• A series of articles on permaculture and philosophy using the work of Epicurus, Marx, Deleuze and Guattari and maybe a few others of my faves to look at how ecologically sustainable farming ties into the idea of the rhizome as a political formation and to examine the risks of Malthusianism that exist within the concept formations of the discipline. This will be an ongoing effort throughout.

So that’s what I’m up to. I’m also slowly reading through a few novels that might get reviews, such as Ken Liu’s The Wall of Storms and Gretchen Felker Martin’s Manhunt. I’ll probably try to fit reviews of at least one of these into my upcoming schedule.

Holding on: Generosity, greed and death in The Green Knight

Þenne tas he hym stryþe to stryke,
And frounsez boþe lyppe and browe;
No meruayle þaȝ hym myslyke
Þat hoped of no rescowe.
He lyftes lyȝtly his lome, and let hit doun fayre 
With þe barbe of þe bitte bi þe bare nek

The Green Knight is a 2021 filmic adaptation of the 14th century chivalric poem Sir Gawain and the Green Knight written and directed by David Lowery and starring Dev Patel.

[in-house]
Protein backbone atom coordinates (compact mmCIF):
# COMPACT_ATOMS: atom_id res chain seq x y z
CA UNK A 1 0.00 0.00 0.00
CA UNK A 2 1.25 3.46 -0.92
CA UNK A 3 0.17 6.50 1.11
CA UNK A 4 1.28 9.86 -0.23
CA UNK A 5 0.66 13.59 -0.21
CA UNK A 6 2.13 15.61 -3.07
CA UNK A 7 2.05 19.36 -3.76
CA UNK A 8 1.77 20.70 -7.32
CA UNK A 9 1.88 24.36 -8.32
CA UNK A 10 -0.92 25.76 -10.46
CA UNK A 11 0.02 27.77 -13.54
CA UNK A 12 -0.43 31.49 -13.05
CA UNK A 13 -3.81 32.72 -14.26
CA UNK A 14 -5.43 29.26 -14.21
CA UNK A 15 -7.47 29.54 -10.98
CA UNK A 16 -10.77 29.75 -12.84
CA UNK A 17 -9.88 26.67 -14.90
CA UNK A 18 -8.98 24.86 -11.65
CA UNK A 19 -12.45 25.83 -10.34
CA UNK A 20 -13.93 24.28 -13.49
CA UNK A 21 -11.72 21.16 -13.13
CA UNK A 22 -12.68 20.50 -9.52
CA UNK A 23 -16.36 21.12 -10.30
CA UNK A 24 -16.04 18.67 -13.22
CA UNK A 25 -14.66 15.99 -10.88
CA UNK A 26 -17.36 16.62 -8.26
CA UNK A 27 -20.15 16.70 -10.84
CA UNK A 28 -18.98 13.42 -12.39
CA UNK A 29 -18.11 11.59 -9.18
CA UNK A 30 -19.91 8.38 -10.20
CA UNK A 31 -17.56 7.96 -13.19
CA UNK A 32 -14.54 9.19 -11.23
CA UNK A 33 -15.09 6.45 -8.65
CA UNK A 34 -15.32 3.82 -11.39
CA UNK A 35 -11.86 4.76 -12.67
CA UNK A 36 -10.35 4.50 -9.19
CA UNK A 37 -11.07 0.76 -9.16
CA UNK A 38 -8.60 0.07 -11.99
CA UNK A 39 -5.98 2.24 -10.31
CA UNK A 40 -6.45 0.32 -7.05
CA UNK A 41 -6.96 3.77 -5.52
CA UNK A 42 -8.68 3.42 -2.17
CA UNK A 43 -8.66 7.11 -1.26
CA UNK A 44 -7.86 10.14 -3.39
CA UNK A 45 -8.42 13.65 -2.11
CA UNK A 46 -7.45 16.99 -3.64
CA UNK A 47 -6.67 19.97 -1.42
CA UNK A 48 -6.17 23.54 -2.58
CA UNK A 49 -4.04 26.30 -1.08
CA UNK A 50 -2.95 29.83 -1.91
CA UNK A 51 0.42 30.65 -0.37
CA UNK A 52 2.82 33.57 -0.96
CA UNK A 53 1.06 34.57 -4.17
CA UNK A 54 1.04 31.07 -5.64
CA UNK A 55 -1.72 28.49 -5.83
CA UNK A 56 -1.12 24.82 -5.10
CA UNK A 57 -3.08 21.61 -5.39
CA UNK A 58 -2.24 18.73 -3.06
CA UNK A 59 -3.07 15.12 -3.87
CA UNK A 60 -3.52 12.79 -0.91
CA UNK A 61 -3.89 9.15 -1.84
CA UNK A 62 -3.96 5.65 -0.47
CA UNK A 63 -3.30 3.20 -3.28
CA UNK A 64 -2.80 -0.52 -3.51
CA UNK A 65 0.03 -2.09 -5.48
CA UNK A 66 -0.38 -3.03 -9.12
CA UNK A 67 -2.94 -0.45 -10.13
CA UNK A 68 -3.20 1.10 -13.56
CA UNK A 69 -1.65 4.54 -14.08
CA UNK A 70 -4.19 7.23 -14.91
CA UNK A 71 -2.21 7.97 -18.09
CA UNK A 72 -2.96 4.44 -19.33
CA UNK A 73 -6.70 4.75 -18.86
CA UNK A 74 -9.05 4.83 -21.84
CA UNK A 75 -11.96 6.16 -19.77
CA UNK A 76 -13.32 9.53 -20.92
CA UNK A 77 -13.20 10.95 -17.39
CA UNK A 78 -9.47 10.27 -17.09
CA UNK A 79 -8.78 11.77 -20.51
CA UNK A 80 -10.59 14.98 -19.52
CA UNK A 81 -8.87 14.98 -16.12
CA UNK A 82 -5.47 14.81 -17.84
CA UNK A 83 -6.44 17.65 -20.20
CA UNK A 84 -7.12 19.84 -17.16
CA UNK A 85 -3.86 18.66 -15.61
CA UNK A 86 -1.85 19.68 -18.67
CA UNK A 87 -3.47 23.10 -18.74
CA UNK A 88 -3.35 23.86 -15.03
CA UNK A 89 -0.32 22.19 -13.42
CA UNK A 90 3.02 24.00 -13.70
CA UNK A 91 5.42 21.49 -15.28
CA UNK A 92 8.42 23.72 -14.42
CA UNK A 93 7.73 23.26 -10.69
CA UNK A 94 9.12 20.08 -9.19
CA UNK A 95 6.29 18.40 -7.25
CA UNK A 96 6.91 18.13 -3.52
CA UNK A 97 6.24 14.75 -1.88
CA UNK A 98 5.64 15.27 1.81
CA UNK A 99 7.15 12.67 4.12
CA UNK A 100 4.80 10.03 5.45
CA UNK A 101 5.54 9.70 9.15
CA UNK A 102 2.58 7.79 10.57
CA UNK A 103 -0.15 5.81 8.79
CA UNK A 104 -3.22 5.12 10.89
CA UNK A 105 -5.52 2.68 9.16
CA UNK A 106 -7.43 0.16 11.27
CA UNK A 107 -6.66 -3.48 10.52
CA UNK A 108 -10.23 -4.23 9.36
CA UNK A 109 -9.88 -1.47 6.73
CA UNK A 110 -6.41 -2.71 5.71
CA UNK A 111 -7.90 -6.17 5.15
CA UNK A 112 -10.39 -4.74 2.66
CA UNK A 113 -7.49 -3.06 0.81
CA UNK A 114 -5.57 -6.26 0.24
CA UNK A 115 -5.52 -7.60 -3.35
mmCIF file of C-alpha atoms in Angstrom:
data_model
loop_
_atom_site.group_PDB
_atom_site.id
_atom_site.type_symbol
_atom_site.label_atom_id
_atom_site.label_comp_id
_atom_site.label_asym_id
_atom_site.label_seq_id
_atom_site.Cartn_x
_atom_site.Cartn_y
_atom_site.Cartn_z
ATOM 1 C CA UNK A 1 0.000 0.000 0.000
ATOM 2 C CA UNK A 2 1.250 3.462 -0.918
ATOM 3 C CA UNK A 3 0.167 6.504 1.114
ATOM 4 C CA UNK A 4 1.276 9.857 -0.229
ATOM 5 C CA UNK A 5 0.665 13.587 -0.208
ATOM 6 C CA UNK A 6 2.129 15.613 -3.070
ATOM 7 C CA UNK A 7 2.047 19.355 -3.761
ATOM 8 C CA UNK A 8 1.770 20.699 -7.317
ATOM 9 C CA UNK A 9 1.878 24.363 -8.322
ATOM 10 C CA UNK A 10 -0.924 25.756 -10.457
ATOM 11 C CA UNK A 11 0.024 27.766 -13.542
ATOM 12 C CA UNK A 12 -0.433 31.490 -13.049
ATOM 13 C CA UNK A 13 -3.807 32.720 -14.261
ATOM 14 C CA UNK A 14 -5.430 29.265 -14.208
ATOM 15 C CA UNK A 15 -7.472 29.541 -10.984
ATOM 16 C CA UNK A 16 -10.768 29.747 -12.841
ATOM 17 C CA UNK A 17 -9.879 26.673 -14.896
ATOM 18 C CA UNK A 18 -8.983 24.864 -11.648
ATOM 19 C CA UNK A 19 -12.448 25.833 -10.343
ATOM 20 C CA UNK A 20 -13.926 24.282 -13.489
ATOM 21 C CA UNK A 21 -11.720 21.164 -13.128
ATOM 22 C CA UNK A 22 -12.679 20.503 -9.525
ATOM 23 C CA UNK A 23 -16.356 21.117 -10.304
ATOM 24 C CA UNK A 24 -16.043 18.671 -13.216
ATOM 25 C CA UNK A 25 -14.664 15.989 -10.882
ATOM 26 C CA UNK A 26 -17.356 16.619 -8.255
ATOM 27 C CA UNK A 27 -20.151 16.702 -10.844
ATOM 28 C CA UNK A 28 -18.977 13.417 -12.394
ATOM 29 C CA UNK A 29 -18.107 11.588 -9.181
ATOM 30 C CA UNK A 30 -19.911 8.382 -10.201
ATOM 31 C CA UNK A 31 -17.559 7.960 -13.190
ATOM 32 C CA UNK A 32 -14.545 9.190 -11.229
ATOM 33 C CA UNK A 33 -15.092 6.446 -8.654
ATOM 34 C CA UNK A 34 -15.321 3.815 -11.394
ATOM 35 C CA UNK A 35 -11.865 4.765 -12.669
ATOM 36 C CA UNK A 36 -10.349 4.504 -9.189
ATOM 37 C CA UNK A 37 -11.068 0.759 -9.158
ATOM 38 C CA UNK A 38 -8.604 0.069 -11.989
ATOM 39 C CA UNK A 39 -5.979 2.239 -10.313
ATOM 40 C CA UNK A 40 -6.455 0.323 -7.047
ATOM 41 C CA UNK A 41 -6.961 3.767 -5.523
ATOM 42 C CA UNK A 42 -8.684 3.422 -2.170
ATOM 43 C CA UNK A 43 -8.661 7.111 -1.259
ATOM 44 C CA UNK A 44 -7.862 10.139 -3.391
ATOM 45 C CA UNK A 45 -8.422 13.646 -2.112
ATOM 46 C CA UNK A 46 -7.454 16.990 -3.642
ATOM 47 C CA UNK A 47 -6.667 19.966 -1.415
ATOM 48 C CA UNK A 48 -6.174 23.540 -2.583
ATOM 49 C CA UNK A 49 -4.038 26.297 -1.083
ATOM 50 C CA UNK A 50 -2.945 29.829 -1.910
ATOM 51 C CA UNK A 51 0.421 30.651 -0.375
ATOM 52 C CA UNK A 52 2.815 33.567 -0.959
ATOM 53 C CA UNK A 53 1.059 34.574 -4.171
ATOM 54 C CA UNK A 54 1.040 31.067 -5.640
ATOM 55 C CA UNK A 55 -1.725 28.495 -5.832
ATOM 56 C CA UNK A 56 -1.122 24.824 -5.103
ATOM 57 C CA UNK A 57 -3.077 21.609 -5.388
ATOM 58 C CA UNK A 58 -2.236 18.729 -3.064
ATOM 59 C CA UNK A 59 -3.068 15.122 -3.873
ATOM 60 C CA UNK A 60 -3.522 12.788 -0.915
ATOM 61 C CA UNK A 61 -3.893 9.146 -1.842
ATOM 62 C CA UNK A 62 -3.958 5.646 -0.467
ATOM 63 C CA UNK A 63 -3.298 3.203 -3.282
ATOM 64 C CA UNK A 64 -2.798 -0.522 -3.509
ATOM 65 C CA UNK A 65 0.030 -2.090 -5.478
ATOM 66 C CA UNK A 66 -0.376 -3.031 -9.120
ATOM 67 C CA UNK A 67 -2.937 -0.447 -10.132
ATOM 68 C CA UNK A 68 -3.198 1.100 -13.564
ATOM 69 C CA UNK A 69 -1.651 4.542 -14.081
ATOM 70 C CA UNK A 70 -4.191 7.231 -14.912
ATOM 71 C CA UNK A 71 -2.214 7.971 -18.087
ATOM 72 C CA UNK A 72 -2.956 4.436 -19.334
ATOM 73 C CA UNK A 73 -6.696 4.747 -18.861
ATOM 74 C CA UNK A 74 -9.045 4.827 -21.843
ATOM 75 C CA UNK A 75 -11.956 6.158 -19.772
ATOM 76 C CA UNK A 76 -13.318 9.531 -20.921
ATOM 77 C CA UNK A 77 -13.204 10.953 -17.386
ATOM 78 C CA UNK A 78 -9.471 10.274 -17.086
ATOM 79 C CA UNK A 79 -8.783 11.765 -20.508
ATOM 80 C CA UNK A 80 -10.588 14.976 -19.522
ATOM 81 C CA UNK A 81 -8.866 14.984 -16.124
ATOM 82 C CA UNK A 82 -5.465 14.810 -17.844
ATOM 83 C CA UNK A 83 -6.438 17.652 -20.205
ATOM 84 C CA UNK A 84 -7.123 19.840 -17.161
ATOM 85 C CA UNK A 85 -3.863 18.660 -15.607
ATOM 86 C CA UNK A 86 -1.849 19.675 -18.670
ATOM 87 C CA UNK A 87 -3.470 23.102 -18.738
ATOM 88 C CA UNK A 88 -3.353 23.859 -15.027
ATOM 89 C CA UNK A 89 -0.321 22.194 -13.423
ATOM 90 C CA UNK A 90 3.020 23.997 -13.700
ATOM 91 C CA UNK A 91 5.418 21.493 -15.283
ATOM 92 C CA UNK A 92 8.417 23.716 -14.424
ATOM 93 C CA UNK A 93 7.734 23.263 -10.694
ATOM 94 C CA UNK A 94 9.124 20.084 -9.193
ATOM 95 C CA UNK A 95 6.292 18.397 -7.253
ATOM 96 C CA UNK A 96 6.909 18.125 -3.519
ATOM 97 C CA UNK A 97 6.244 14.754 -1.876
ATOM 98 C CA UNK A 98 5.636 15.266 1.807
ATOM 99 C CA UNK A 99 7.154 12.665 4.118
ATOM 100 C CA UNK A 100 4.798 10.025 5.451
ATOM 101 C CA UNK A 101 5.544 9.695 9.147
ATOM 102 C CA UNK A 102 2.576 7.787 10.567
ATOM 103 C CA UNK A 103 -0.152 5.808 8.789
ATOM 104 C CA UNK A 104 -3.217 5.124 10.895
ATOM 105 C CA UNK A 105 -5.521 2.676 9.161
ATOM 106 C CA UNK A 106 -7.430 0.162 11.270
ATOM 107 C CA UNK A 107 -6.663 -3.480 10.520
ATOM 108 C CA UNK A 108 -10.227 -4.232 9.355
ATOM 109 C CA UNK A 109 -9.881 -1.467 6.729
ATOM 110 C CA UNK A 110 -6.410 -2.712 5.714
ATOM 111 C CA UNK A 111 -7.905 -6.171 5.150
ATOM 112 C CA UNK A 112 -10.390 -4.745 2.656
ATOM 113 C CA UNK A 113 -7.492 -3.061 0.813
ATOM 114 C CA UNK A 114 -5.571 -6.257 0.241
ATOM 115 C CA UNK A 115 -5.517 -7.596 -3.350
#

The film starts with young Gawain as a squire who aspires to become a knight in the service of an elderly King Arthur. At Christmastime a terrifying giant knight with the face of the Green Man arrives at court and invites anyone brave enough to engage him in a game of traded blows. Gawain takes up the gauntlet and cuts his head off, against the warning of Arthur that this is only a game. Of course Arthur, in giving the warning, also gives Gawain Excalibur which, in a departure from the poem, is the instrument of the beheading.

The knight then retrieves his head and says that he will see Gawain in precisely one year to return the blow given. He leaves behind a magical axe, which causes moss and grass to grow wherever it is laid, as a token and departs. From here the story charts Gawain’s quest to reach the Green Chapel by the following Christmas in order to keep his appointment.

This is a dense film that plays quite a lot about the relationship of Christianity and a kind of idealized green man paganism and treating it as a theological text first and foremost is an attractive prospect. After all the Green Knight himself is realized as a god-like figure and this is a film that is very concerned with cycles of death and rebirth which makes for fertile ground to explore how Christians and Pagan might differ with regard to their treatment of theological matters.